Financial Engineering Harms Brands


Trademarks don’t have a life cycle. Factories can be closed. Machines may need to be replaced. Technology becomes obsolete. The founders die. Brands do not die a natural death. Brands can live forever. A brand can increase in value over time. But, they can be murdered by misguided management maneuvers.

Brands are damaged (Sears, SHLD) and killed (Toys R’ Us, TEAR TOY) by the treacherous practices of financial engineering. Financial engineering threatens brands. Excessive debt, buying back shares, increasing dividends at the expense of brand building and minimal investment in brand building accompanied by excessive cost cutting, debt accumulation and massive layoffs of employees. employees, satisfies shareholders while depriving brands of their future.

When management borrows money to buy back stock, to increase dividends at the expense of continuously improving a great brand experience, the business suffers. You can’t manage the costs to achieve high-quality revenue growth. Eliminating waste and increasing productivity are important. But focusing solely on cutting costs to increase profits is a risky strategy. Financial engineering that extracts brand value is brand value extortion. Innovation and renovation of products and services are ignored. Talent in demand will seek employment opportunities elsewhere.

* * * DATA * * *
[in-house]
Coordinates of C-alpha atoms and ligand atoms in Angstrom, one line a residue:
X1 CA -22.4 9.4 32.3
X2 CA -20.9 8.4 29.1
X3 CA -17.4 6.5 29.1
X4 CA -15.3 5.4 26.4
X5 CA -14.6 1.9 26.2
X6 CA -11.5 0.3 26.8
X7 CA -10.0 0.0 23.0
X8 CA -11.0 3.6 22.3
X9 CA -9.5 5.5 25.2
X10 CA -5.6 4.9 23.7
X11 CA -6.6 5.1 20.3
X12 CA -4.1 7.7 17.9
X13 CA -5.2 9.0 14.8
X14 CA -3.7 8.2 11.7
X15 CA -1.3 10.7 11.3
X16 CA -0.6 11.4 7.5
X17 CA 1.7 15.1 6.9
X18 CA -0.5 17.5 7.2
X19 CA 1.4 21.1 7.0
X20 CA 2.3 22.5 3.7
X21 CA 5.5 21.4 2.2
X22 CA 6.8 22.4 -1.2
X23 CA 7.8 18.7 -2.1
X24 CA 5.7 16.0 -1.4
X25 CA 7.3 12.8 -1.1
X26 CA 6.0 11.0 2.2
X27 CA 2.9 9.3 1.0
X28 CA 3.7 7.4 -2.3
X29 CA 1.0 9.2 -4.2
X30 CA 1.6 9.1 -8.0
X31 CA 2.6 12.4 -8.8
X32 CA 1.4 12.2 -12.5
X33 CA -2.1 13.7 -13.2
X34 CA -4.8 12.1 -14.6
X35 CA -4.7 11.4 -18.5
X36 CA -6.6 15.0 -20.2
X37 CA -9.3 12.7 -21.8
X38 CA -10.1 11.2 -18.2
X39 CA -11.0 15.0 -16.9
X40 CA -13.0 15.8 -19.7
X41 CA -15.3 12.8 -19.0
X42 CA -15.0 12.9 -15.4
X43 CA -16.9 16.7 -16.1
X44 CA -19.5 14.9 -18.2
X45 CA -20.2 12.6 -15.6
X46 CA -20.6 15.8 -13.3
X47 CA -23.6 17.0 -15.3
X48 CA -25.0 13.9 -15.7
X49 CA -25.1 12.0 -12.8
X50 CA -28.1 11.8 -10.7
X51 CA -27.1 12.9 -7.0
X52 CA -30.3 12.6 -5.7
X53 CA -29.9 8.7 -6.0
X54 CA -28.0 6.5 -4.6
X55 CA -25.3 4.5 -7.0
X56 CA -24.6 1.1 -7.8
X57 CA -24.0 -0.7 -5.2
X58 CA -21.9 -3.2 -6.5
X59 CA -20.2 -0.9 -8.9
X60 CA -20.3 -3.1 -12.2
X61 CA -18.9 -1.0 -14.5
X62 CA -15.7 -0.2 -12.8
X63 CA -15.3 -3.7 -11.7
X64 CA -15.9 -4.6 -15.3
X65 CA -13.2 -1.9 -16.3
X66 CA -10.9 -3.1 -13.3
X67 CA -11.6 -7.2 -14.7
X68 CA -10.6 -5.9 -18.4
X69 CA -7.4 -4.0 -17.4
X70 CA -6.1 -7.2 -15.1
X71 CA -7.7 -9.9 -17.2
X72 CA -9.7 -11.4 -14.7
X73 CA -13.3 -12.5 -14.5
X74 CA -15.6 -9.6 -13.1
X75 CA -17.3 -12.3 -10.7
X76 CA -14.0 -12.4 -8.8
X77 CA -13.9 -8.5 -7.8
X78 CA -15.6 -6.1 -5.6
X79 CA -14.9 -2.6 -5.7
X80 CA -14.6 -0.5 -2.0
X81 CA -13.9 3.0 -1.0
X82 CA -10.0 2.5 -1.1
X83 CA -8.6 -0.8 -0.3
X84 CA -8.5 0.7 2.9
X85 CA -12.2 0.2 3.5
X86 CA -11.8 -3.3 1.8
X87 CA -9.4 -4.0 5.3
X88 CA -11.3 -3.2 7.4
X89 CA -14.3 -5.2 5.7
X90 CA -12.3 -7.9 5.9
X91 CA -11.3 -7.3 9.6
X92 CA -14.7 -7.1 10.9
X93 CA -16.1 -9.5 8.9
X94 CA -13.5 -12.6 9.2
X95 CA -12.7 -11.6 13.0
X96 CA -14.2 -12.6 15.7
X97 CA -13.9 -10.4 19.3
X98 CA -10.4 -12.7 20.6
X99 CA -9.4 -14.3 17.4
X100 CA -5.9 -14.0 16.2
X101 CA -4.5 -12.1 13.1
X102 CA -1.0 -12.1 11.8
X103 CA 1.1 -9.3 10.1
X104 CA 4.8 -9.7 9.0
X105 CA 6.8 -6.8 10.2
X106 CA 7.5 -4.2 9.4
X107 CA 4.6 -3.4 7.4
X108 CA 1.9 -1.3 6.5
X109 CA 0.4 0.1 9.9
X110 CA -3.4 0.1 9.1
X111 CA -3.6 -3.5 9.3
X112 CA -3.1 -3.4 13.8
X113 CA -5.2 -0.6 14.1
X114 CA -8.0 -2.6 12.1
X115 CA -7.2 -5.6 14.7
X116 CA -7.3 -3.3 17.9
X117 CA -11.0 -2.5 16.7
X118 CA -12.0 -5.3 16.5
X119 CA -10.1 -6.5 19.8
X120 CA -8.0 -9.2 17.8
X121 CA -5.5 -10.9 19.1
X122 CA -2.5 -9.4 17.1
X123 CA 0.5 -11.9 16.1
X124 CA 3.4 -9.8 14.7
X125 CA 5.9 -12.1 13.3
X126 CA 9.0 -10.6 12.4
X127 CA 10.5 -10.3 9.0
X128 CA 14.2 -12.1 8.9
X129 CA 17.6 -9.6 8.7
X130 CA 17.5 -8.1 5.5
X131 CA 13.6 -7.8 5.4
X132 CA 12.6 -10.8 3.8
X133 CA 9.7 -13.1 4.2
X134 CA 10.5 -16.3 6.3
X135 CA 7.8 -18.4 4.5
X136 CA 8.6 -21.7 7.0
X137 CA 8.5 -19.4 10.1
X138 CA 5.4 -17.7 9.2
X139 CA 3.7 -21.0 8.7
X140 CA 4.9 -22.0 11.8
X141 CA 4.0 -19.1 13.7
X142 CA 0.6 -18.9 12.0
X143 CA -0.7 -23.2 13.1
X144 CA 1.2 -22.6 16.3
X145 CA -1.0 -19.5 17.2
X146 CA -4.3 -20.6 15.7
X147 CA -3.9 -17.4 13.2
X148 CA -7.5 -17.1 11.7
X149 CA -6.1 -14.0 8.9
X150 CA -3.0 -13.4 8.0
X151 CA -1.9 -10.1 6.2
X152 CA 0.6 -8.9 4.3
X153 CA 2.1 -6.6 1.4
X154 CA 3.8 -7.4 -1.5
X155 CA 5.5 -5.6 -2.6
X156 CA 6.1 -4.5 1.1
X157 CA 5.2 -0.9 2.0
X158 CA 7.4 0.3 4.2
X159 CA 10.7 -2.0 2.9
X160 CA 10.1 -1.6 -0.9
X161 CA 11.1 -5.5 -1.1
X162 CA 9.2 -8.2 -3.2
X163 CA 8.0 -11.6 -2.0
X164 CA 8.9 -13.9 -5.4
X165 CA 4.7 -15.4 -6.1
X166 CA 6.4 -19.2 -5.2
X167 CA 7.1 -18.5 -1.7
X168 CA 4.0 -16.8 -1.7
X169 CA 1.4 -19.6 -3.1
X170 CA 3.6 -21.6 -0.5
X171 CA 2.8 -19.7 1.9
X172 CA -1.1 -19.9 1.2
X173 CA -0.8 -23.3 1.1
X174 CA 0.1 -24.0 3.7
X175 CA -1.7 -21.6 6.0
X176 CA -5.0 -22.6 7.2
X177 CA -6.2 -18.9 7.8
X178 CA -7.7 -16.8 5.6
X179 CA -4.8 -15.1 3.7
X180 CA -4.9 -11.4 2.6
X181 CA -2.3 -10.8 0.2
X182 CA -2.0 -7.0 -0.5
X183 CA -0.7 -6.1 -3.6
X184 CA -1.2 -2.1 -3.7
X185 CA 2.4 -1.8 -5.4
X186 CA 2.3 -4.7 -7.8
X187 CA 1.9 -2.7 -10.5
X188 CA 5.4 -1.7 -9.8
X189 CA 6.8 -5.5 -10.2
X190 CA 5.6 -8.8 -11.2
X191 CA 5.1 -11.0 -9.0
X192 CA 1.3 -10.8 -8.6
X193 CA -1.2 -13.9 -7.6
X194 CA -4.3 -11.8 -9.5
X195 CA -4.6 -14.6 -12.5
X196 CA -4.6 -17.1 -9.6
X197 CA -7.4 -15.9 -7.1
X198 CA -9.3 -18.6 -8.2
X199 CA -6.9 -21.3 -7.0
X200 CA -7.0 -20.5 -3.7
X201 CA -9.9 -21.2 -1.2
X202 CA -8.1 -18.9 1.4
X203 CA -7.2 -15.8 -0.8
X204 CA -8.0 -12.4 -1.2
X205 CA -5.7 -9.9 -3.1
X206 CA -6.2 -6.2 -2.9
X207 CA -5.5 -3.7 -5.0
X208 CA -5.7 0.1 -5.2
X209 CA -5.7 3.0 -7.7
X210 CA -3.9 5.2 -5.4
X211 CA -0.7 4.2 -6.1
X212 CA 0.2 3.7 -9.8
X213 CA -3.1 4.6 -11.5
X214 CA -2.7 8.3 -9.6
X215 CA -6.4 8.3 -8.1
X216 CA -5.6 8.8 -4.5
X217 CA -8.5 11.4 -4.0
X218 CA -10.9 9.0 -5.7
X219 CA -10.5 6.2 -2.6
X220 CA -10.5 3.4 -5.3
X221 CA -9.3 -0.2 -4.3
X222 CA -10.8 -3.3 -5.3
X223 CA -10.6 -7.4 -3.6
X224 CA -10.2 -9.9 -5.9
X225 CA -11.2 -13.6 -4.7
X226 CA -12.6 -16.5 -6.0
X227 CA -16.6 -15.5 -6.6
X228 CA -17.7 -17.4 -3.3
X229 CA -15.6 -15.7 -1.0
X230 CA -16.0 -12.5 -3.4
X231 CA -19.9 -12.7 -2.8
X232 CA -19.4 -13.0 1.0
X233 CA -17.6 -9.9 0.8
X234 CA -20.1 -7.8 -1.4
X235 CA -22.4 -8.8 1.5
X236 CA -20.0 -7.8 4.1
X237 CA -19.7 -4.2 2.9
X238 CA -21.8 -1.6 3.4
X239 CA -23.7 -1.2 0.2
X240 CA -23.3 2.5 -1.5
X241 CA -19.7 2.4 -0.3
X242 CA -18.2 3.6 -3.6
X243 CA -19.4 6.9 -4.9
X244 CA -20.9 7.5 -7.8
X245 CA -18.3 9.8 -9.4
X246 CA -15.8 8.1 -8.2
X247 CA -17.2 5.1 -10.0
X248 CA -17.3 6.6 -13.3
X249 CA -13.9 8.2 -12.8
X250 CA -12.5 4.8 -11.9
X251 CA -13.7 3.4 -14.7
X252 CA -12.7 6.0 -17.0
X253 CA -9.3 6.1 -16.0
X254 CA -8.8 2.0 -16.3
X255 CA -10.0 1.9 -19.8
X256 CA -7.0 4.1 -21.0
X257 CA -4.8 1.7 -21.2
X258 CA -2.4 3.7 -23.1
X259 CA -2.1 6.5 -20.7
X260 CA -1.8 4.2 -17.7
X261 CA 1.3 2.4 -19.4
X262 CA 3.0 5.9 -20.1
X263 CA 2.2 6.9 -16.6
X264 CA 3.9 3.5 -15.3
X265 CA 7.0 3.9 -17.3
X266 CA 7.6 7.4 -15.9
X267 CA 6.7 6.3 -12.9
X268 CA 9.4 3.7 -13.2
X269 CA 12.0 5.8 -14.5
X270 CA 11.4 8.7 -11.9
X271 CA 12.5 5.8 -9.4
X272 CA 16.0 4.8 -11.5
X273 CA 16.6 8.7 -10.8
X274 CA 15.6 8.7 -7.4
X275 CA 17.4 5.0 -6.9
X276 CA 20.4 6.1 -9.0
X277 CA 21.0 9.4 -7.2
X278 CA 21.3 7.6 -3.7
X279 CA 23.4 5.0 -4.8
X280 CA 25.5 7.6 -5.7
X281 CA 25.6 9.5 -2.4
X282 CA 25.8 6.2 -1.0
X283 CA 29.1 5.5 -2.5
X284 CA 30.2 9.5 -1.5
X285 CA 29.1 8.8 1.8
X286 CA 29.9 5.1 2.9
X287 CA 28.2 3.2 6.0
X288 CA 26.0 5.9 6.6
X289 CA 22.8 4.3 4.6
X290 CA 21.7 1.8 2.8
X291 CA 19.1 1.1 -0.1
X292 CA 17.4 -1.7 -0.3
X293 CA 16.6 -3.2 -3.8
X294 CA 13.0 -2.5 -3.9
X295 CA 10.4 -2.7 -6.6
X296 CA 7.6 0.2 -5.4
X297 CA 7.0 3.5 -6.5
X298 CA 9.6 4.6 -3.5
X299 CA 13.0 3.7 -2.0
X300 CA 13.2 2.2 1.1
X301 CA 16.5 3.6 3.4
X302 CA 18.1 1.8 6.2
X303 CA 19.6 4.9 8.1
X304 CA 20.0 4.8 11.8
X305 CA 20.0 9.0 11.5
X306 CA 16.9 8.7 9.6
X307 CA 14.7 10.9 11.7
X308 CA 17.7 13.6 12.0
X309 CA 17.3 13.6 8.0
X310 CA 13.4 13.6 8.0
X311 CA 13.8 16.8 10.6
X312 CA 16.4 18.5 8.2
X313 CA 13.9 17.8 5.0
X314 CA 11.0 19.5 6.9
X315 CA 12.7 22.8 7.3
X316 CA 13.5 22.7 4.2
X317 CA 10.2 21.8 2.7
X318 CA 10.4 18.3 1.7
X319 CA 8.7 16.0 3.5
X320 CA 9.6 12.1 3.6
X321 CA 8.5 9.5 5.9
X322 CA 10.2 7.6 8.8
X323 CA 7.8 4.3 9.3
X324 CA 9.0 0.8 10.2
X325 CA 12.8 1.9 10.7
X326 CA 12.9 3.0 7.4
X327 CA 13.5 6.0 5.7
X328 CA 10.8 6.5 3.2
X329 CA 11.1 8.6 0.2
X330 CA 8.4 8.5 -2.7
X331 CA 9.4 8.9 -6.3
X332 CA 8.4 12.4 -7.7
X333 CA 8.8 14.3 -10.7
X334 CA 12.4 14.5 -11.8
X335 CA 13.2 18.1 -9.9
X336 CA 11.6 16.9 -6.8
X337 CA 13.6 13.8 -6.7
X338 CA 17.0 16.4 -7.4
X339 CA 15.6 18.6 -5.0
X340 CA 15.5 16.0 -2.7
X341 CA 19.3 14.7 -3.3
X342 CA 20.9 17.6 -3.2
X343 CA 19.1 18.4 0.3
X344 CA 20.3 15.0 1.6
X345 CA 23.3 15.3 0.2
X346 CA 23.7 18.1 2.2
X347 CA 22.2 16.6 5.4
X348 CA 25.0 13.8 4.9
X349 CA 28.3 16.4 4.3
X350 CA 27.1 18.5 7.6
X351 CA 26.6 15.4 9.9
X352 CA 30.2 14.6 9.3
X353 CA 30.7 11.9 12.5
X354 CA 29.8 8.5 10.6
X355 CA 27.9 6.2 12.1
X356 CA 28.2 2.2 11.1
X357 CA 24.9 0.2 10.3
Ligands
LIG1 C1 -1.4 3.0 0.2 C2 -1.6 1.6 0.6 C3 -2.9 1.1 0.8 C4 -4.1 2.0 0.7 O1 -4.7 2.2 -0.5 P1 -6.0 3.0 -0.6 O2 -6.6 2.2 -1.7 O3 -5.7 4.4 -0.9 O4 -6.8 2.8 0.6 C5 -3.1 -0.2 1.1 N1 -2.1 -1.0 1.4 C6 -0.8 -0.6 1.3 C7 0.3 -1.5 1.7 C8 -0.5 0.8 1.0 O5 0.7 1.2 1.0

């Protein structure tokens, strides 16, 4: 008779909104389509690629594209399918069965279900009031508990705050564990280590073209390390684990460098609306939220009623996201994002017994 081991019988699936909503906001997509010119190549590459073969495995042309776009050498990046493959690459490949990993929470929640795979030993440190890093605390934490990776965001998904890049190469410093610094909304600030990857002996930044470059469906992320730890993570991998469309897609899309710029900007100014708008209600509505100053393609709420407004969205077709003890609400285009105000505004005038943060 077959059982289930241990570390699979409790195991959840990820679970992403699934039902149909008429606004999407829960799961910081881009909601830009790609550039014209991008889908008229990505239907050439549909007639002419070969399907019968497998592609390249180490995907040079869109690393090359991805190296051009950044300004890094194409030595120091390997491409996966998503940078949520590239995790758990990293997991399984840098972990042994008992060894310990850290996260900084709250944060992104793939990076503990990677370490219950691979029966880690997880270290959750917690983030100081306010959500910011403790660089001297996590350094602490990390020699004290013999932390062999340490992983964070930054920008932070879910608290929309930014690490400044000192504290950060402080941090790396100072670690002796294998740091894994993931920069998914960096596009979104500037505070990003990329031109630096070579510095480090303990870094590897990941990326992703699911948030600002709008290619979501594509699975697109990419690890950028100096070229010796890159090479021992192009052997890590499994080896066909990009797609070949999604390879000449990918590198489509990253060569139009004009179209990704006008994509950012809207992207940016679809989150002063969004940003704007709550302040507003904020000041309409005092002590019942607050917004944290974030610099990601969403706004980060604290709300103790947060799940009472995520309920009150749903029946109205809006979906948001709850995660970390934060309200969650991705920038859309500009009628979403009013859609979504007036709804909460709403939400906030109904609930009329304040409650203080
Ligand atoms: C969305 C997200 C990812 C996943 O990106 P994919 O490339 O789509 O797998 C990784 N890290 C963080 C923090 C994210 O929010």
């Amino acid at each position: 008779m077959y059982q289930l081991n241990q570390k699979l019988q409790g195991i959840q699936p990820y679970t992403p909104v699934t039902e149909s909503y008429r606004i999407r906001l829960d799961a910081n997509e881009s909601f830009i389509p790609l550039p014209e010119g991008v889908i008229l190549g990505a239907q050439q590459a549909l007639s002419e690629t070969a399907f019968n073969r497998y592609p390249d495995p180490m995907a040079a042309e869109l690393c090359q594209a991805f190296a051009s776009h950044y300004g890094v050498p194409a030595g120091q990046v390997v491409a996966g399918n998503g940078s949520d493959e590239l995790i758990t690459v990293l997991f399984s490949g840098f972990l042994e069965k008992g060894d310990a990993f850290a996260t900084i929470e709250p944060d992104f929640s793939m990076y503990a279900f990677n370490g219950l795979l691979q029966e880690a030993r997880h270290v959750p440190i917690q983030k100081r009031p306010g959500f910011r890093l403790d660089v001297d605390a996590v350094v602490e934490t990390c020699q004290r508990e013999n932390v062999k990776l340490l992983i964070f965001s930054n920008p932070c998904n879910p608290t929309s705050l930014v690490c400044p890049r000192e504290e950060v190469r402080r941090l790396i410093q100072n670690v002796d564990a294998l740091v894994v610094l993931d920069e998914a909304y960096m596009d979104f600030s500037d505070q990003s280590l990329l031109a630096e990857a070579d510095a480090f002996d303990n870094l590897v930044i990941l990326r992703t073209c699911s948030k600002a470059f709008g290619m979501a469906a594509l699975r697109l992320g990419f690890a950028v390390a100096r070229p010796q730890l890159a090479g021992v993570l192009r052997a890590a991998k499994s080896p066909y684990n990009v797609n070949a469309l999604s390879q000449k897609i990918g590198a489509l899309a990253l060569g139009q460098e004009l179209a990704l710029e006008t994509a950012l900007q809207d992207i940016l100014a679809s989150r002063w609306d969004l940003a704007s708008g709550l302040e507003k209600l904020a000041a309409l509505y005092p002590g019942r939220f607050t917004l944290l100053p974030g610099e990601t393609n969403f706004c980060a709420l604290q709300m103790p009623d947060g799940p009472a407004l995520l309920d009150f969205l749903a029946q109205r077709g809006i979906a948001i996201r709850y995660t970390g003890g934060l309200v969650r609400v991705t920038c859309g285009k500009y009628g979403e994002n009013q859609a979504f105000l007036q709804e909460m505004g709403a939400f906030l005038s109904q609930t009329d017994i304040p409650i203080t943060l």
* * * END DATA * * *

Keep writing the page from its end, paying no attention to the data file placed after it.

Financial engineering at the expense of customer orientation is a formula doomed to failure. The goal of effective brand management is high-quality revenue growth. Quality revenue growth in top line is the path to sustainable and profitable bottom line growth. Businesses need to focus on both customer value and shareholder value. Focusing on shareholder value at the expense of customer value is death wish management.

Toys R’ Us was beaten and then buried under the weight of excessive debt. A beloved brand succumbed to debt payments of $400 million a year while paying off more than $5 billion in debt accumulated through its private equity leveraged buyout. With so much debt, there were few resources to invest in the brand experience.

Sears has been hampered by financial machinations such as turning real estate into REITs and exploiting its intellectual property. Eddie Lampert presided over declining customer traffic, deteriorating retail facilities, fewer sales staff, empty store shelves and mounting debt.

Kraft Heinz (KHC) and

Anheuser-Busch InBev
(BUD), both from the Brazilian 3G Investment Cost Management Handbook, struggle to keep up with changing food and beverage tastes and trends. There is no doubt that the two marquee companies have lived up to expectations of cost reduction return (essentially less overhead) with its increase in short-term profits. But, over time, neither company has generated sustainable profitable growth. Massive cost-cutting at Kraft Heinz has done little to improve the food giant’s business. In fact, Philip van Doorn for MarketWatch ranked Kraft Heinz among the 10 worst stocks for 2018 on the Nasdaq-100. The financial statements show that Kraft Heinz has a tangible book value of -32.37%. Analysis shows that AB InBev’s huge debt load (around $100 billion) acquired for the purchase and subsequent merger of Anheuser-Busch and

is a dead weight around the neck of the brand portfolio.

Financial extraction is brand destruction. The enrichment of shareholders through financial extraction combined with short-term marketing tactics does not solve the decline in customer satisfaction and brand loyalty. These short-term strategies harm the health of the brand.


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